Human rights can be defined as the unchallengeable rights of those who may not otherwise be equal but are personally autonomous and have relations.
Human rights can be traced back to ancient history. Early documents of the idea include the Code of Hammurabi, French Revolution, Magna Carta, Bill of Rights, American Declaration of Independence, Social Contract, and the philosophical teachings of Socrates, Plato and Aristotle.
Not only in Pakistan, but all over the world, human rights are ensured by the constitution and safeguarded by the judiciary and criminal justice system. Human rights in Islam are derived from God’s will. God has created humans equally and does not discriminate on the basis of caste, creed and colour.
However, the human rights of the labour class are a highly challenging concept, especially in the context of Pakistan. Pakistan is the kind of country where millions of people are engaged in hard labour. There are substantial pockets of labourers in all of Pakistan’s provinces, particularly in Sindh and Balochistan.
Theorists like Karl Marx and Max Weber precisely focused on the perspective of the labourers, their economy, the injustices meted out to them under the capitalist system and the low wages the labourers earn. Capitalists have created an unequal structure for the poorest classes, enabling the powerful class to control their fate. Similarly, Pakistan also has a long history of different capitalists controlling the fate of its poor.
The social and economic structures thus created will never secure and protect the labouring population in any part of the globe. Slavery and exploitation of labourers continues all over the world in various forms. And a country like Pakistan is no exception either.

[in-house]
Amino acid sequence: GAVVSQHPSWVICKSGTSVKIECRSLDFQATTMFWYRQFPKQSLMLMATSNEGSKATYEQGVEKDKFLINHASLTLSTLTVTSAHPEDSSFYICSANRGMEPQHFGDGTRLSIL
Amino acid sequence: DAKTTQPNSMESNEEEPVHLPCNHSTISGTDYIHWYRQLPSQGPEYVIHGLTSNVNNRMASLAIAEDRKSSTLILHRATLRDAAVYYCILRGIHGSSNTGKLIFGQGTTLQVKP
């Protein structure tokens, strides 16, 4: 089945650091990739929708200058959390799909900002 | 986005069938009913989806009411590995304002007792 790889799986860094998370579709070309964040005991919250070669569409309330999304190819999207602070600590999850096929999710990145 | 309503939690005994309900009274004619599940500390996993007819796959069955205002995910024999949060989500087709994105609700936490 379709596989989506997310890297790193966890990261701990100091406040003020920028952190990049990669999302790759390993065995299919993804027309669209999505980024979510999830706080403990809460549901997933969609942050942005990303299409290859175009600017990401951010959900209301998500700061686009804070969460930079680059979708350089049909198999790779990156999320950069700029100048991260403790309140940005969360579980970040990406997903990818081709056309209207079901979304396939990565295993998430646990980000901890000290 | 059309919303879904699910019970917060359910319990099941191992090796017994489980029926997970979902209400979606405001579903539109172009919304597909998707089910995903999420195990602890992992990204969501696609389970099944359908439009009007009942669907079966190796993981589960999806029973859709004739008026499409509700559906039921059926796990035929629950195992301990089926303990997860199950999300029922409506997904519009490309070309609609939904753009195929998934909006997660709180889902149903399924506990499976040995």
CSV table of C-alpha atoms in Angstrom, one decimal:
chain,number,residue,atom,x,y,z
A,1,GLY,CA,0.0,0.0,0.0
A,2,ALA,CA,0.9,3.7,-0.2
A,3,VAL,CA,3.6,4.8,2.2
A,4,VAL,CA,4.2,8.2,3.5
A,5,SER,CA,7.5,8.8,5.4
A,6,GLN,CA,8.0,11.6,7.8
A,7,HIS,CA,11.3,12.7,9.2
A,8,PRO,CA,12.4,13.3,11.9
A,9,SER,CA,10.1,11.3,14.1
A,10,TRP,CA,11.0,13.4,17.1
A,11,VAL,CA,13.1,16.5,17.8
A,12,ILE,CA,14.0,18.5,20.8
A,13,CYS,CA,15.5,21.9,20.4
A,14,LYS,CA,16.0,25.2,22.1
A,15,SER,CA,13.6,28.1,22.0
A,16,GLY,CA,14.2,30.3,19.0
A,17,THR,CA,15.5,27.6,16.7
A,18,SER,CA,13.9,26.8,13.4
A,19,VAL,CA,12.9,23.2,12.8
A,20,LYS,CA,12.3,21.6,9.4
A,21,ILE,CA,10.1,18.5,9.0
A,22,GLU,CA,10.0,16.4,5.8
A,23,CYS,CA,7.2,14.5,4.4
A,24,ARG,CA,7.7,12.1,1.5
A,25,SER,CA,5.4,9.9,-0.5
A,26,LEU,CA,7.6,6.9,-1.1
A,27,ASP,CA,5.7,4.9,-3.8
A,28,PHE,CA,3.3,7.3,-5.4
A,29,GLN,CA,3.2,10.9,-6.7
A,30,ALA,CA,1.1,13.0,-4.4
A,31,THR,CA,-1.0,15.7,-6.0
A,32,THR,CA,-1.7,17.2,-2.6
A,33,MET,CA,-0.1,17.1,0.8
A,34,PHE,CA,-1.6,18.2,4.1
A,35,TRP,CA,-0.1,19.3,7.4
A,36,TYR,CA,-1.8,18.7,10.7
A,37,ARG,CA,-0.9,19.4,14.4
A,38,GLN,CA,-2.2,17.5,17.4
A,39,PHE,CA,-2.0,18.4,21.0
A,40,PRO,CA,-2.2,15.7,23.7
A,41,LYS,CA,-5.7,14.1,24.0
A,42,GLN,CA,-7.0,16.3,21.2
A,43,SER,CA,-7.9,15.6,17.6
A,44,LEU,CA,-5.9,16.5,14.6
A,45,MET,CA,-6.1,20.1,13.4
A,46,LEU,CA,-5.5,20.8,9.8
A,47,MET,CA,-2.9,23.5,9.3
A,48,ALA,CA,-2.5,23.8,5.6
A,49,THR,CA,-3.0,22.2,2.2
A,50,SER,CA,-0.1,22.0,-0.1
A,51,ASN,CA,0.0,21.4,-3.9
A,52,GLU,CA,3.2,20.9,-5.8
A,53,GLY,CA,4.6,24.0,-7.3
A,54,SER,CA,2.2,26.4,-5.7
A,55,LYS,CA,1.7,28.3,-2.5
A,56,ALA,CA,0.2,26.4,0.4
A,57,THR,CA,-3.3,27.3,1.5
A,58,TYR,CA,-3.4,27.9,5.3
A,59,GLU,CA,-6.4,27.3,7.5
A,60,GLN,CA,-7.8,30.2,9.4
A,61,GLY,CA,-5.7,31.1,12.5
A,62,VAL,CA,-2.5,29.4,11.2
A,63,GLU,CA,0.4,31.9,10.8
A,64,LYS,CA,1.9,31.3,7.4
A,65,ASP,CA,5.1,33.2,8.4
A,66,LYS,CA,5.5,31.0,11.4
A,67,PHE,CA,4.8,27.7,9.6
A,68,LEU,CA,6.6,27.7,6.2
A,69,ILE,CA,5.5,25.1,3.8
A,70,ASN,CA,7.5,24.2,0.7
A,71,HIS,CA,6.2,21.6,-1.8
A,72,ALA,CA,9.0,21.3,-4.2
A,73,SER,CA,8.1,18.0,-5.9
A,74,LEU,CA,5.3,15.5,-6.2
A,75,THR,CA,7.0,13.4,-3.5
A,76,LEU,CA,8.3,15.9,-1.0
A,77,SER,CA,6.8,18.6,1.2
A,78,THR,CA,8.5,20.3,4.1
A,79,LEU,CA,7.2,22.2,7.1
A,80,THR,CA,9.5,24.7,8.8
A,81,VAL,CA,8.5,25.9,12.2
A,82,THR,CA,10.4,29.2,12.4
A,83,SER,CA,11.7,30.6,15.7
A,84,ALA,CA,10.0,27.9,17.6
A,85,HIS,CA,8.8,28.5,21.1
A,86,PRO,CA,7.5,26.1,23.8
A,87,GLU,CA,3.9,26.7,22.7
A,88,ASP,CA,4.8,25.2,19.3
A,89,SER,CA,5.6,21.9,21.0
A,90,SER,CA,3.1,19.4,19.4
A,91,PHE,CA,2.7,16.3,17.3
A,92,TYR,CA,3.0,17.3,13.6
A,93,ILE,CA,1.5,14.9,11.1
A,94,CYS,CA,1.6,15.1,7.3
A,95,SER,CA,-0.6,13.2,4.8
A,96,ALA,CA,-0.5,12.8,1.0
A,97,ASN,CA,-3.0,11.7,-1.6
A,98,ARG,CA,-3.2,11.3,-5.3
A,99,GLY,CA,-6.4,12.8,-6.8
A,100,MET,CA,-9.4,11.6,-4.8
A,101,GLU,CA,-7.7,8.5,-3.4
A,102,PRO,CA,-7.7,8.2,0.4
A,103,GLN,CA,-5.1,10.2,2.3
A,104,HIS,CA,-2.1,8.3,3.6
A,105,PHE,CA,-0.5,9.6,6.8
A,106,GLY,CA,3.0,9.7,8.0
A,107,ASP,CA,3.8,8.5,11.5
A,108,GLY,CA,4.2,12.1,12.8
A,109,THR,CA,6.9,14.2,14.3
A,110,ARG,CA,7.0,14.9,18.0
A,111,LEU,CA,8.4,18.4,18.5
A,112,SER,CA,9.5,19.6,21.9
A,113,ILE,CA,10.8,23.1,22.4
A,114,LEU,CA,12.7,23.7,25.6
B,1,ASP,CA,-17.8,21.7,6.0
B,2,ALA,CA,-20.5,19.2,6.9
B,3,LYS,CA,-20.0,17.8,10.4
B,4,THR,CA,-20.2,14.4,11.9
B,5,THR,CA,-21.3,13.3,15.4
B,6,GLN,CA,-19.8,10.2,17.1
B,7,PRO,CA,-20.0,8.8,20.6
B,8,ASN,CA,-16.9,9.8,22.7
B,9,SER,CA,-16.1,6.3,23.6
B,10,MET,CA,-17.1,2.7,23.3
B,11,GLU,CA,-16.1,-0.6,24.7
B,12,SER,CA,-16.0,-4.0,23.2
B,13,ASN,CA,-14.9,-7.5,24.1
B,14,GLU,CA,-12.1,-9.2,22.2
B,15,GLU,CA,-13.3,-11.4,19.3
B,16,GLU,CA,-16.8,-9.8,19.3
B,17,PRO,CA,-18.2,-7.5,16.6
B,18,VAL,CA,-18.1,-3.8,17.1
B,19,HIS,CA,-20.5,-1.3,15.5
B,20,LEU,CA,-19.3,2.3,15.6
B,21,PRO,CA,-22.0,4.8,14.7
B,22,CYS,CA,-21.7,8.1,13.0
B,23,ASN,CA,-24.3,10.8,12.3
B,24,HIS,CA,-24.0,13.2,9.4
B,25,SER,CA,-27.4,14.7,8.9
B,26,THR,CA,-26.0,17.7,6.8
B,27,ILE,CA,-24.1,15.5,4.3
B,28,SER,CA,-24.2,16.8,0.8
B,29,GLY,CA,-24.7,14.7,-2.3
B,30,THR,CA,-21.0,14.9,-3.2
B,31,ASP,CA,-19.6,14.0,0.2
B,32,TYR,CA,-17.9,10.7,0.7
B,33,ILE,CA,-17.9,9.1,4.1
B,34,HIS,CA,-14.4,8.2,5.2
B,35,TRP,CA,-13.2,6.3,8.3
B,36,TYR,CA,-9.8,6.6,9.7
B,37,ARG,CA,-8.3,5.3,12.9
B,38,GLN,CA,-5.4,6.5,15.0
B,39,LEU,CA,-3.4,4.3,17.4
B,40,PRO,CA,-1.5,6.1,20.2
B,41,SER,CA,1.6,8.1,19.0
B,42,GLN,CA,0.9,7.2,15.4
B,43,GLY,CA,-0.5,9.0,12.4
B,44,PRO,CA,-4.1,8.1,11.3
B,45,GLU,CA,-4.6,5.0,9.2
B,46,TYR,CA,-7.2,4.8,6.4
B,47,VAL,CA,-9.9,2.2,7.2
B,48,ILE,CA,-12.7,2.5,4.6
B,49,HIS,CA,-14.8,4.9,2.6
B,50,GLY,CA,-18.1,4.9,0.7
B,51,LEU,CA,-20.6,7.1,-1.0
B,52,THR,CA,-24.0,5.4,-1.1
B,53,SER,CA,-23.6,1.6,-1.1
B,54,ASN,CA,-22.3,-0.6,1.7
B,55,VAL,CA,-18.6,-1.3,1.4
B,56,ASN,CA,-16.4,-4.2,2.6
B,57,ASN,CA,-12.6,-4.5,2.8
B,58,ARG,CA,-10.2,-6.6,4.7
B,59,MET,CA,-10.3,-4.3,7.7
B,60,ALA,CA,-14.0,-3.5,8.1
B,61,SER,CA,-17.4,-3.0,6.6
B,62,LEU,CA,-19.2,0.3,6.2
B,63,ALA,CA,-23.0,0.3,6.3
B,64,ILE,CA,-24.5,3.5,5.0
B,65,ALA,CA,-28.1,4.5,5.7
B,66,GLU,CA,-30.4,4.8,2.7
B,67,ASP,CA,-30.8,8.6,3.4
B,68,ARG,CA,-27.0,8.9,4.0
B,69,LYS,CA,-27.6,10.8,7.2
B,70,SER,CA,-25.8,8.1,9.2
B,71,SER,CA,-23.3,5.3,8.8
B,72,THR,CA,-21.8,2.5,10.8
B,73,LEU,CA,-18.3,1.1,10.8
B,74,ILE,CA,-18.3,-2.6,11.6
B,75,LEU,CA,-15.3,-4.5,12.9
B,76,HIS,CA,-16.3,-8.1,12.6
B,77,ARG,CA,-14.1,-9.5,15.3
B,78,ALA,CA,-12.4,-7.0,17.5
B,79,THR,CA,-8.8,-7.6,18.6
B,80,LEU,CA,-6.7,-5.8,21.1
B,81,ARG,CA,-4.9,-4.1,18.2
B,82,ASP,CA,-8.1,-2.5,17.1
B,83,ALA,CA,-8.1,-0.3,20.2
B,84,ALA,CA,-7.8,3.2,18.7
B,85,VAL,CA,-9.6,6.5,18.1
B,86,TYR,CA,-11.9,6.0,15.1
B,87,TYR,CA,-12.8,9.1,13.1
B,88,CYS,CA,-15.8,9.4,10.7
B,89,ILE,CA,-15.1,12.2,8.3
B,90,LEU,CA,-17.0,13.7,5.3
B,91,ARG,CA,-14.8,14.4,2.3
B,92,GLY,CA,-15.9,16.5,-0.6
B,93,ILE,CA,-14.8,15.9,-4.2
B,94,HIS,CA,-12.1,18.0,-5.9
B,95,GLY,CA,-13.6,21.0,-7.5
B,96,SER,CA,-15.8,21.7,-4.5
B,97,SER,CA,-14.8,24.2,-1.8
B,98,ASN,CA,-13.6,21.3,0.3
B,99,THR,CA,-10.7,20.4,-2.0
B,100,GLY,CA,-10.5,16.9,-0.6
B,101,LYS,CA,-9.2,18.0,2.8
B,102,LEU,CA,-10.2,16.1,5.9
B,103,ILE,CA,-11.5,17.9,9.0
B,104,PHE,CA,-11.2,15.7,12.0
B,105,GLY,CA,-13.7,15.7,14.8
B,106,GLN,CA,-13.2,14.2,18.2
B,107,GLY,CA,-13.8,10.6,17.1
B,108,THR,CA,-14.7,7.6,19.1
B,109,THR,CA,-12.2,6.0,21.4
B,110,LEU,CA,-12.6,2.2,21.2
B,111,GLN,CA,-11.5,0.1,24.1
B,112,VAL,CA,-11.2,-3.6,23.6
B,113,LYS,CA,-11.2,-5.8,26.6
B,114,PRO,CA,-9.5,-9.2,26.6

It is arduous for researchers to investigate the issue of bonded labour in Pakistan due to the numerous limitations rooted in our culture, society and political environment. It is extremely difficult to address the problems of slavery, servitude and violation of human rights in Pakistan.
The Asian Development Bank has also indicated that the percentage of destitution and slavery in Sindh and Balochistan is significantly high, whereas a number of bonded labourers are also kept in captivation. Labour violations in Sindh are particularly deep-rooted in landholdings and the nature of distribution of lands. There are a large number of landless farmers in Sindh.
While the laws in Punjab allow the owner proprietorship on seven sections of land, a landowner in Sindh has been allowed to possess 28 sections of land. As per the International Labour Organization (ILO), around 1.8 million people are involved in bonded labour in Pakistan and a majority of them are landless peasants found in Sindh.
Today, Sindh has the highest rate of landlessness in Pakistan. More than 40 percent of Sindh has been tenanted out by enormous proprietors. There are about 1.2 million peasants who are compelled to work along with their women and children. Both the Sindh Tenancy Act and the Bonded Labour Abolition Act have failed to protect these bonded workers in Pakistan.
It has been 10 years since the Supreme Court of Pakistan proclaimed bonded labour to be illegal and abrogated all concerning practices. It has been some years since the National Assembly passed a law formally declaring bonded labour a forbidden practice.
Bonded labour as a practice has been denounced by the UN, and is subsequently considered an infringement of Article 4 of the Universal Declaration of Human Rights. The ILO also considers forced work to be an infringement of its convention No 29 on Forced Labour.
Pakistan is a country that has always been a haven for law violators, which includes both people and organisations. They have actually damaged the country’s environment and violated rights of the people. The existence of such violators is a question mark on both the people and institutions of this country.
According to Henry Ford “a business which makes nothing but money is poor kind of business”. Organisations working in Pakistan as well as all over the world should respect, protect and promote the rights of their workers in all ways otherwise they will be directly contributing to the instability of the organisations. Apart from organising seminars and conferences on the importance of human rights, these organisations should also fund research to find the causes of human rights violations.
The writer is a freelance contributor.